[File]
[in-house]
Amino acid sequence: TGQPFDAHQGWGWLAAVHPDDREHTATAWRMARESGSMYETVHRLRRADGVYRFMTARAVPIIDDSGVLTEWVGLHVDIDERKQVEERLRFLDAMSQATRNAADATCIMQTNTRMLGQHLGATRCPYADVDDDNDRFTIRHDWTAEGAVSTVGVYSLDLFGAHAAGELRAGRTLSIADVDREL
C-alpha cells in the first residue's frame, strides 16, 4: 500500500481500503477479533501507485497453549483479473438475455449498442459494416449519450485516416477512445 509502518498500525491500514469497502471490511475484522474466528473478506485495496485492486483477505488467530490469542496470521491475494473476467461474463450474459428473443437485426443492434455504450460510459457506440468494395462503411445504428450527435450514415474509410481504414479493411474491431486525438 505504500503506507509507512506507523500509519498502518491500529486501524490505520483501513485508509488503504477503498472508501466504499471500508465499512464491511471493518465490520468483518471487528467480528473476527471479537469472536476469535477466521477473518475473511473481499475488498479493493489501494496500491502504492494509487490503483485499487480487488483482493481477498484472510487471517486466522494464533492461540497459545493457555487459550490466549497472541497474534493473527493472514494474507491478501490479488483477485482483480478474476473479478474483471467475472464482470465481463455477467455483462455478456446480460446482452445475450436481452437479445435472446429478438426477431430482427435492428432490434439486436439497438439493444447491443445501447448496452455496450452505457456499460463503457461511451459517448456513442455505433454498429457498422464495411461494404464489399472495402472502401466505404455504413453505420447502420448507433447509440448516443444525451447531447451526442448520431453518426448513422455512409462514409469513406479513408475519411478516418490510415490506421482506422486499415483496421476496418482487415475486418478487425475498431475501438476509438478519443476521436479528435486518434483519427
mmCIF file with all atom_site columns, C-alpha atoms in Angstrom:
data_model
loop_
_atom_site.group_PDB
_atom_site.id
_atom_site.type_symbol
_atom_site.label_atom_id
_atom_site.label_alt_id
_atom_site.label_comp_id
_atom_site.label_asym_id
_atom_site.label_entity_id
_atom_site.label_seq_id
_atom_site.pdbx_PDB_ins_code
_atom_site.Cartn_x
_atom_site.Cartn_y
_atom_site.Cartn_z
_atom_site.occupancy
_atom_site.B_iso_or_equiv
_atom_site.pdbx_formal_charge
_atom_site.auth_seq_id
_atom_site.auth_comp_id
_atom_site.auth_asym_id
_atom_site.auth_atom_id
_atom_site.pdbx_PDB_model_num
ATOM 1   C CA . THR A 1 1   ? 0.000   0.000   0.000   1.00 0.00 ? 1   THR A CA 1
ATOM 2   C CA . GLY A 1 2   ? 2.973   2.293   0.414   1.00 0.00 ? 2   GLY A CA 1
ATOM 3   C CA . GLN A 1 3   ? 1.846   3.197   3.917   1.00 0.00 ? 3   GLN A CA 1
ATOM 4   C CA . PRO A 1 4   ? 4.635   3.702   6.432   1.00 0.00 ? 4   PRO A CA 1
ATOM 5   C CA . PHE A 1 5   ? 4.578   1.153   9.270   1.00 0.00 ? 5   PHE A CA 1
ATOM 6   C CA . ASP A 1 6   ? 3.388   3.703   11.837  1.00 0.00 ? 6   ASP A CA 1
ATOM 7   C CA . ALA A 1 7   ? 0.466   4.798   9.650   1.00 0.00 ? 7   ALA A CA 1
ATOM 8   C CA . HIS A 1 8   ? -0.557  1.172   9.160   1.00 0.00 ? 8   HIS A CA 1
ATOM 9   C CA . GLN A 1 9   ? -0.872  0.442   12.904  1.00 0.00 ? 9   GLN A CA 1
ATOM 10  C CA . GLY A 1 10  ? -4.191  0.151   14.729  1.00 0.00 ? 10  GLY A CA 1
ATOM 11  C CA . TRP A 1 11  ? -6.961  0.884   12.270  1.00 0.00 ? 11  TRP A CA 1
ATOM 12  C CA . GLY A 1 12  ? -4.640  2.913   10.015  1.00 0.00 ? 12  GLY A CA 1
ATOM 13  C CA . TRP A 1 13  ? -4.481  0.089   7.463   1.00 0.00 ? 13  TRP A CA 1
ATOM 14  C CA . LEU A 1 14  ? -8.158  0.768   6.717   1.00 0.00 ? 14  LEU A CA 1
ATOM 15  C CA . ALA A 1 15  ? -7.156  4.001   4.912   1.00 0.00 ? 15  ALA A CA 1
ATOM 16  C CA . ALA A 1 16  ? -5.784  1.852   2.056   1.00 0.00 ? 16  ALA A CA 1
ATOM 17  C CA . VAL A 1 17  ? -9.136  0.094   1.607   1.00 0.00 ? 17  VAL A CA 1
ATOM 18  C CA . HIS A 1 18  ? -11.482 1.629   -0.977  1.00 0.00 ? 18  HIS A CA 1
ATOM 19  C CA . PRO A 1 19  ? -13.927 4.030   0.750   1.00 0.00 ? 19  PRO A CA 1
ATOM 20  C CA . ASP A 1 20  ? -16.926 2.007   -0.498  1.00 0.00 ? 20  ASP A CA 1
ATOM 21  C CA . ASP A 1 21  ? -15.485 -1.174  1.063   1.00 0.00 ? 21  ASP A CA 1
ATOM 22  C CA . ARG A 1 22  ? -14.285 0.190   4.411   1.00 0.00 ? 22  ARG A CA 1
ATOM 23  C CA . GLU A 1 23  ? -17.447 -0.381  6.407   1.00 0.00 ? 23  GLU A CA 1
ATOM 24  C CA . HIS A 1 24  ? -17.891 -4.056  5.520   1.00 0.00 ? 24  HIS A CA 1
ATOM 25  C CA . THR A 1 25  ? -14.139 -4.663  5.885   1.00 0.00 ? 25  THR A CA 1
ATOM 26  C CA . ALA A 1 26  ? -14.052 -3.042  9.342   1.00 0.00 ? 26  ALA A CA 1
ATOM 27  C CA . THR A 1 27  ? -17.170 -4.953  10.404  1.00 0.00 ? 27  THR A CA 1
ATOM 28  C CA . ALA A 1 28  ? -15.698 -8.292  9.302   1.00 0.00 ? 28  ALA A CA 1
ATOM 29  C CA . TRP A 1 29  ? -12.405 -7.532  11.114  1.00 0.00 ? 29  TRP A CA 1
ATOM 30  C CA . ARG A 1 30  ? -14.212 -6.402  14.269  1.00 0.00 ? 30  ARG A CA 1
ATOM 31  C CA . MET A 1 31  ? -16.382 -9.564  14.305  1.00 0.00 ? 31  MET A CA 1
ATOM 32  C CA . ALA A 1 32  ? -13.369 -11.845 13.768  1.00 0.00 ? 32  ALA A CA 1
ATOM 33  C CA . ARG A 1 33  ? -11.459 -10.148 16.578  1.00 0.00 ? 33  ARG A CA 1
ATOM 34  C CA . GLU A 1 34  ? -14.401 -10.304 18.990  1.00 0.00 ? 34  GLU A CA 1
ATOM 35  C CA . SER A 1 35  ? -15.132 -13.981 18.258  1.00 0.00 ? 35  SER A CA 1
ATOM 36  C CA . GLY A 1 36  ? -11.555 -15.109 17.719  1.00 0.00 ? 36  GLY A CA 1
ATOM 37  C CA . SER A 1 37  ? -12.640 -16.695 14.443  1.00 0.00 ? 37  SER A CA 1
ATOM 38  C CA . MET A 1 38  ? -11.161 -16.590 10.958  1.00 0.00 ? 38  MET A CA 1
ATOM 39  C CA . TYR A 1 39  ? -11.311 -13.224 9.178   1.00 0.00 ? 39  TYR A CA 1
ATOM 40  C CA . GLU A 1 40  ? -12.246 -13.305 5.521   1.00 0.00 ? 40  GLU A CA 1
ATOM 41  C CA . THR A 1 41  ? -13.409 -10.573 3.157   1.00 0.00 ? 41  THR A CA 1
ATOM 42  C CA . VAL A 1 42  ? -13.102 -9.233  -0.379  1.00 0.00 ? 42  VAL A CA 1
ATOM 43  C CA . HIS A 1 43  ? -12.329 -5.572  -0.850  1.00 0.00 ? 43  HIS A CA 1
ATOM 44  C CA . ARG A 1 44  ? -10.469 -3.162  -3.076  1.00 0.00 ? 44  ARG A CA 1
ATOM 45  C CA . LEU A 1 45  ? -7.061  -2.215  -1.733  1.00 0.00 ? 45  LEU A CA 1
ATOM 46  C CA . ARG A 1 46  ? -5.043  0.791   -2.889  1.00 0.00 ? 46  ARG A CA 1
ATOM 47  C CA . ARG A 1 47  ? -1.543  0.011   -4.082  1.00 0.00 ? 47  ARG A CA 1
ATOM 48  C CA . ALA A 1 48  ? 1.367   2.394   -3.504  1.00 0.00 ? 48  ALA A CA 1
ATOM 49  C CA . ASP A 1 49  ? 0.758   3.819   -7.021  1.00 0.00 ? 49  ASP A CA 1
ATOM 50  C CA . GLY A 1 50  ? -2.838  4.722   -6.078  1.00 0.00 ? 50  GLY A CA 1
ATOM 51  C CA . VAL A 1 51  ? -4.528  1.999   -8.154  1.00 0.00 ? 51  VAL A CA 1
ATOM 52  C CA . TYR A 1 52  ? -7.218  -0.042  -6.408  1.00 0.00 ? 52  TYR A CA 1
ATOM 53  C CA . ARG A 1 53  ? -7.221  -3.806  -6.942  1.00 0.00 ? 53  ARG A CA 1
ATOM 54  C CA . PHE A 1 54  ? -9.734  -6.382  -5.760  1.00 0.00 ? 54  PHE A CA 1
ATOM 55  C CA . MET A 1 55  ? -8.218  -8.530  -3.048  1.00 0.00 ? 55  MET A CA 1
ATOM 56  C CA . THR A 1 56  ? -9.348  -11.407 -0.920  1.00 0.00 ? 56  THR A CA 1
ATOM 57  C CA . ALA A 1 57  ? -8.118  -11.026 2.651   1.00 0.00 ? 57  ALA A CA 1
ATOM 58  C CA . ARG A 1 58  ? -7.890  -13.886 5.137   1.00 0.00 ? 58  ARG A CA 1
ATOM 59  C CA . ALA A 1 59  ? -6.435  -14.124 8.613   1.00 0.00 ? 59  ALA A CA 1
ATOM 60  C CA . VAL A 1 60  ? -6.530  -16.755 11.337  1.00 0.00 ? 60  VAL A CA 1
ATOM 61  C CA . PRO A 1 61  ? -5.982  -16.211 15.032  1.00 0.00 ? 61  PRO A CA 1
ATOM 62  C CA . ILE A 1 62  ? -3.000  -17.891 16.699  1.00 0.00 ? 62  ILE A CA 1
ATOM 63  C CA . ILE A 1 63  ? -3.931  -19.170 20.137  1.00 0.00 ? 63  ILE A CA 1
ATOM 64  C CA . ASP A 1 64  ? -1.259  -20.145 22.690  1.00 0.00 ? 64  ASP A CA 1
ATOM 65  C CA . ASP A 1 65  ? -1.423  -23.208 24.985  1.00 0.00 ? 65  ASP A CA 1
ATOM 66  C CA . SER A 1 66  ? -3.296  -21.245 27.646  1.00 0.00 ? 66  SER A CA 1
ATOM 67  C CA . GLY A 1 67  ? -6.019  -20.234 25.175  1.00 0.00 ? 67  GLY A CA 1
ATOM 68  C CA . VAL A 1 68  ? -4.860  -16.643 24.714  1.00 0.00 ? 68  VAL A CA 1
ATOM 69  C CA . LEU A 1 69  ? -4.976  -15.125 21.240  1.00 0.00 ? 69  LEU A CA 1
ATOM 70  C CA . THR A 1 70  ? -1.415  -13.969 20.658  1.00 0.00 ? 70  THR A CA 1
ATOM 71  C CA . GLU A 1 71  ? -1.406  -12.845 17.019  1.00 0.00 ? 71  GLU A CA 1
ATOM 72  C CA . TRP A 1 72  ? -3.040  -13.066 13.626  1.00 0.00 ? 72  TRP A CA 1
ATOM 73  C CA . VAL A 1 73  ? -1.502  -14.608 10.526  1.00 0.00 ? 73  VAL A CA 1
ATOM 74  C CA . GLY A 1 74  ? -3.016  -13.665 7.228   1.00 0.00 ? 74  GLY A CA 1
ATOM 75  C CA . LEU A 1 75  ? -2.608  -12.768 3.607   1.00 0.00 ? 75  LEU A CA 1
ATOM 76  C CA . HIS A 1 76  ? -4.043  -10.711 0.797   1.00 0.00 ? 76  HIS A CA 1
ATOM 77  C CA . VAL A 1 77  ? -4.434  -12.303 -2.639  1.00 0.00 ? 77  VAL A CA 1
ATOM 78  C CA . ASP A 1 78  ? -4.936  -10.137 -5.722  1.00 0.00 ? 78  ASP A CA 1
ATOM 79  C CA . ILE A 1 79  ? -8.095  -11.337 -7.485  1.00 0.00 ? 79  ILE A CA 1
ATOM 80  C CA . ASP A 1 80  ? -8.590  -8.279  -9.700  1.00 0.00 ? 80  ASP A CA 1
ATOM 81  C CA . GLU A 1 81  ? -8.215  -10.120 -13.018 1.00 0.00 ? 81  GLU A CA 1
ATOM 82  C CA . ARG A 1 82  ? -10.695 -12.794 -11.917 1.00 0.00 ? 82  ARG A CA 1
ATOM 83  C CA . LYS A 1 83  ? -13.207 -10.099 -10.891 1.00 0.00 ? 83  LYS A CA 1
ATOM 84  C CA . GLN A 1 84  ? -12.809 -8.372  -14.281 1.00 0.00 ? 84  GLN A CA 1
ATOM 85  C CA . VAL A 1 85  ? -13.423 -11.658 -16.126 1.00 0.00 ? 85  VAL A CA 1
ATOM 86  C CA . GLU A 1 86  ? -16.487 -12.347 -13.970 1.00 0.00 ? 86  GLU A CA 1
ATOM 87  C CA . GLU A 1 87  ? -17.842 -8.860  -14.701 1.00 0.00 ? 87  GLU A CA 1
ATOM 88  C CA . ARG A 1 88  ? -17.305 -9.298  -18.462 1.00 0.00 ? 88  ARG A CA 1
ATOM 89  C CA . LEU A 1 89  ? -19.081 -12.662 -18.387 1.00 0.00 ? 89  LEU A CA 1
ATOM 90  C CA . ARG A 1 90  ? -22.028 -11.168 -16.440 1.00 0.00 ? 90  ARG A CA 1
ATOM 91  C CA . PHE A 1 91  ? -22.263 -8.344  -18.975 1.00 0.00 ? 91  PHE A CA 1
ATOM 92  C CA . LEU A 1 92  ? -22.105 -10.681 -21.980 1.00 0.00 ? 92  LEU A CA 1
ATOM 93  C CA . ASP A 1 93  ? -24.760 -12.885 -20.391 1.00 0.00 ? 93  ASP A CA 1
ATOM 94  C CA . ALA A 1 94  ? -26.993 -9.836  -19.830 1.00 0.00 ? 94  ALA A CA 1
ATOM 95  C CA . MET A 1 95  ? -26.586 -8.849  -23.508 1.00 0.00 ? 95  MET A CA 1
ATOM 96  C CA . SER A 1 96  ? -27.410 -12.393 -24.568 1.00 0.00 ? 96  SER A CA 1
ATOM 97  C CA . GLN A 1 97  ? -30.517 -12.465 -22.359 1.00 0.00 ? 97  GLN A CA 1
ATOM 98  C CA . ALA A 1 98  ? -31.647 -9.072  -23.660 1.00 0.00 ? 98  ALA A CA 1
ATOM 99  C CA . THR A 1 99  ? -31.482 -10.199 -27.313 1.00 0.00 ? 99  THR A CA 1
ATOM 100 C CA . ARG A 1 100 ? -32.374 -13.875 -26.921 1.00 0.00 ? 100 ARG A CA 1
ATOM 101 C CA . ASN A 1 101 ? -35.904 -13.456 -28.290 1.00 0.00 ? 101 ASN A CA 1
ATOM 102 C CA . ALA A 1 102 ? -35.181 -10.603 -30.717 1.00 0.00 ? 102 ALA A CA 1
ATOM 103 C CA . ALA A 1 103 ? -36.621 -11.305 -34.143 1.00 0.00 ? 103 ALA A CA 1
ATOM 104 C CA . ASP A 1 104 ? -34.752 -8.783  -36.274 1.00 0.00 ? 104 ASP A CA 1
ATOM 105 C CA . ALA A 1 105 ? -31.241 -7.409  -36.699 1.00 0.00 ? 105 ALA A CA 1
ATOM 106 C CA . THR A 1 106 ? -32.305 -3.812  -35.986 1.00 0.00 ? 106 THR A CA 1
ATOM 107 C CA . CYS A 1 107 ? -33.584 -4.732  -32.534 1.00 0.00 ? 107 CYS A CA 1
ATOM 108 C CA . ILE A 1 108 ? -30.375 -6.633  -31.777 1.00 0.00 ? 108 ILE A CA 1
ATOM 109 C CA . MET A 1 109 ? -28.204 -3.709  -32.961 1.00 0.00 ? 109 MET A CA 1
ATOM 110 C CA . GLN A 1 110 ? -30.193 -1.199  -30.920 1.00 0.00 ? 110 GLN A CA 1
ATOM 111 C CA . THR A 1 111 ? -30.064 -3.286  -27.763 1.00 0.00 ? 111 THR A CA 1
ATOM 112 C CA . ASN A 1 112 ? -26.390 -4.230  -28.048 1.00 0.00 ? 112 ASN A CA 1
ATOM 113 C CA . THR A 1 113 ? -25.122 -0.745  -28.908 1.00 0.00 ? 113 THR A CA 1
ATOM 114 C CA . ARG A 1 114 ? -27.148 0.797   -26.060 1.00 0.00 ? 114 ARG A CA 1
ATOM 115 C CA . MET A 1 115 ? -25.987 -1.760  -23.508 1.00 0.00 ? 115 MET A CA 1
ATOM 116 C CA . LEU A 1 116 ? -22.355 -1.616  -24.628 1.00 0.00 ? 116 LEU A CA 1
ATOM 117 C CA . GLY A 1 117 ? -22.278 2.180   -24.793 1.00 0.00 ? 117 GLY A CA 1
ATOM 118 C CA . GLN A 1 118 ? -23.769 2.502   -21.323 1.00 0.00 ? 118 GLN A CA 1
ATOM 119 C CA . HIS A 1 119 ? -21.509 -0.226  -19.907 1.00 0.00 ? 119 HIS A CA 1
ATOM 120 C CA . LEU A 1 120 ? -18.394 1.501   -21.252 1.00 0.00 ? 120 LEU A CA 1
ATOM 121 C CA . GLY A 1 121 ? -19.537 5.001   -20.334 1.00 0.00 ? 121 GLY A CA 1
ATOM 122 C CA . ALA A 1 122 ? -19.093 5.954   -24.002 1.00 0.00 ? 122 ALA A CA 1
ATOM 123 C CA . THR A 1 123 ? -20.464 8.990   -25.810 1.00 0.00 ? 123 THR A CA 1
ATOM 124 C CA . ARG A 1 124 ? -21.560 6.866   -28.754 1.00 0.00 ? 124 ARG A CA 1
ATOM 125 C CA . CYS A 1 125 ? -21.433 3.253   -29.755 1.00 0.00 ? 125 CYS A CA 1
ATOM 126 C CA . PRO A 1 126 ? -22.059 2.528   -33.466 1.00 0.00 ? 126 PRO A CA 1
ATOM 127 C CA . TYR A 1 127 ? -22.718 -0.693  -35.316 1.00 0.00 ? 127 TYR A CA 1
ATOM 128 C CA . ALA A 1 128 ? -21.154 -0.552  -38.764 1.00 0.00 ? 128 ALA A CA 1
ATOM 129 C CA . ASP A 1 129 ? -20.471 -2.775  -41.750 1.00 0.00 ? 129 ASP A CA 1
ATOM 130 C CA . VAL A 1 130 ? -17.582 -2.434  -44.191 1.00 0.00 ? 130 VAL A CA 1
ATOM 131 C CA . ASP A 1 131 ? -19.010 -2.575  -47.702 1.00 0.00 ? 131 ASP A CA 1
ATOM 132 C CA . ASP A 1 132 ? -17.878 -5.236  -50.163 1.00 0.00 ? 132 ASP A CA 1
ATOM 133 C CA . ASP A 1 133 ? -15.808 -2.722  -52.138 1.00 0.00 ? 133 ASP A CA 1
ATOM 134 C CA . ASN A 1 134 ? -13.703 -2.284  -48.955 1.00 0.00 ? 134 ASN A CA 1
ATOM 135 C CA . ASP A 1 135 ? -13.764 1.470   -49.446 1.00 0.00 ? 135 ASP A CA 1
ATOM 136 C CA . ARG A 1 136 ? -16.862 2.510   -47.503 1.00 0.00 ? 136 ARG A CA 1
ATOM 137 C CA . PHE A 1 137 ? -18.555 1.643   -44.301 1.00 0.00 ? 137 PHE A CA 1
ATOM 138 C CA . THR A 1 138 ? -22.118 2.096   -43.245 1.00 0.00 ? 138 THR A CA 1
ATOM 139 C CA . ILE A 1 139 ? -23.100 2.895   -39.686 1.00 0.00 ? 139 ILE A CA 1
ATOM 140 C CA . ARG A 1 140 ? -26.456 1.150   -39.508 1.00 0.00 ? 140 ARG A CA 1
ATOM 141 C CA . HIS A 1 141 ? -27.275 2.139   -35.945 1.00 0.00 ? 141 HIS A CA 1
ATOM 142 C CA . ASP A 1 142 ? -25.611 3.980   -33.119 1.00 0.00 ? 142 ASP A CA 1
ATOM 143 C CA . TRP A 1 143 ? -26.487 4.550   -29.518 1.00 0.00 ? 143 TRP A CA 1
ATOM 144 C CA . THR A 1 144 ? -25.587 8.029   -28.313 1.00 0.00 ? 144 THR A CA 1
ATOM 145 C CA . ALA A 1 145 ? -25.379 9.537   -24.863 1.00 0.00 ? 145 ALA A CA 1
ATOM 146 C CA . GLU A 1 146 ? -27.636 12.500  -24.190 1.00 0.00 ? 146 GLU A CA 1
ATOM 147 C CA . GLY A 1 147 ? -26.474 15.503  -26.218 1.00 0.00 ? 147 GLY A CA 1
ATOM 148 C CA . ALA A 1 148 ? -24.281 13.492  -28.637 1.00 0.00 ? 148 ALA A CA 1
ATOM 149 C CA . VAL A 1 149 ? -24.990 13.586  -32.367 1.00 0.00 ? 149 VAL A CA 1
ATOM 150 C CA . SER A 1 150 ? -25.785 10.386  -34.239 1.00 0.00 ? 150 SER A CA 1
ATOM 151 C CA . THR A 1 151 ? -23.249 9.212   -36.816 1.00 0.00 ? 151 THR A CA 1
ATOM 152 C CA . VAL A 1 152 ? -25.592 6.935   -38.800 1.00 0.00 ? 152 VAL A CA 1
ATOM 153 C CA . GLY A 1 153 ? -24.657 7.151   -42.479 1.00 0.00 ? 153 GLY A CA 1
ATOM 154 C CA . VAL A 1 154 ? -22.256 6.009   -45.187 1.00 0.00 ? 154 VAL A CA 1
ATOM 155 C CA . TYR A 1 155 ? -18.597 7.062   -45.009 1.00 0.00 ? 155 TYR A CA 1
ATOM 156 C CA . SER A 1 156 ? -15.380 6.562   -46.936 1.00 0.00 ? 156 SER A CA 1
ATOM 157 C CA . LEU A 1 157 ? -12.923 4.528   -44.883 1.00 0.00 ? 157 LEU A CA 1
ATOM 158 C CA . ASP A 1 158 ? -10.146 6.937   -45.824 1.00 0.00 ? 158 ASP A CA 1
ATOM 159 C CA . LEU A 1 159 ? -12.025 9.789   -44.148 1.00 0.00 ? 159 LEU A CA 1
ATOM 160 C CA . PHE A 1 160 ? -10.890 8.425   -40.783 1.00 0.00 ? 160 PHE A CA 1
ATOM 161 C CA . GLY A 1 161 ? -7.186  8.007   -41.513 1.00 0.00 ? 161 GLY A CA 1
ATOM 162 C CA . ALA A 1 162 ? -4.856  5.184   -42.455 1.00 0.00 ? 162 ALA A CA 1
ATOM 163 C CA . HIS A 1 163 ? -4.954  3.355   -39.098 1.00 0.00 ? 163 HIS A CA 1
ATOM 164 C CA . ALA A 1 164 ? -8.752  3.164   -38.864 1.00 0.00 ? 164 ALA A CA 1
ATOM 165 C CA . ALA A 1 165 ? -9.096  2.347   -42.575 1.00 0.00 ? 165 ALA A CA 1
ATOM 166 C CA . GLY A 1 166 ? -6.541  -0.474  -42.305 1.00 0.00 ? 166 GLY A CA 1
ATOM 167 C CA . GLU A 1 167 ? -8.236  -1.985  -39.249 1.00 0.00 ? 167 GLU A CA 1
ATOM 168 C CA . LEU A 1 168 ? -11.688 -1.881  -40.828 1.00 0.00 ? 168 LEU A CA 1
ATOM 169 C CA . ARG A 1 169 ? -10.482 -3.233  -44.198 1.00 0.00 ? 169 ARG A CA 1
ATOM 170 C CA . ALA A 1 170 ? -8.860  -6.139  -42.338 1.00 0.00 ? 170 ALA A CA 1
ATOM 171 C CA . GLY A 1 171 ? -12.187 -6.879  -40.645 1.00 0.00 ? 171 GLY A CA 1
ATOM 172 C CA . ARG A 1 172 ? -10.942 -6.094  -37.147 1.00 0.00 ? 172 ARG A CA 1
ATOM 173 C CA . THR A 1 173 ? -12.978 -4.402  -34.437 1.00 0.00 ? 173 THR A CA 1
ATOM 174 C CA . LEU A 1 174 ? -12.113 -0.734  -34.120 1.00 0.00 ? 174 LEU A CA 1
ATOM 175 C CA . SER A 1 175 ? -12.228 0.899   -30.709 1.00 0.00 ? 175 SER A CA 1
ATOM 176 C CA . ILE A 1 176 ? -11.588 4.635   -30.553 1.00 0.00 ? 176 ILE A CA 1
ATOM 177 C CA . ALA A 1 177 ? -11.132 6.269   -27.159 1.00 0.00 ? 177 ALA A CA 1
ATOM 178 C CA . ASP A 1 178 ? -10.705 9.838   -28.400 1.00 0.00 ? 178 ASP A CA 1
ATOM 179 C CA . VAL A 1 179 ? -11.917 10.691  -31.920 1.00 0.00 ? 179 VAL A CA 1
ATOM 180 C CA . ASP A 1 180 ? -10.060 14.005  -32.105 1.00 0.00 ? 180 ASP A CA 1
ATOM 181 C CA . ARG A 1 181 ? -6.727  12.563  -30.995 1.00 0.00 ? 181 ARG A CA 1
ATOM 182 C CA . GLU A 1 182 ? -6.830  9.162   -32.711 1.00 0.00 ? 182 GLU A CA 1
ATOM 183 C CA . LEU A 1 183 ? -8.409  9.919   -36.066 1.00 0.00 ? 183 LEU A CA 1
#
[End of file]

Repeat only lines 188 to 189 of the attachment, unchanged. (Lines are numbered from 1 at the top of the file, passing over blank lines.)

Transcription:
ATOM 161 C CA . GLY A 1 161 ? -7.186  8.007   -41.513 1.00 0.00 ? 161 GLY A CA 1
ATOM 162 C CA . ALA A 1 162 ? -4.856  5.184   -42.455 1.00 0.00 ? 162 ALA A CA 1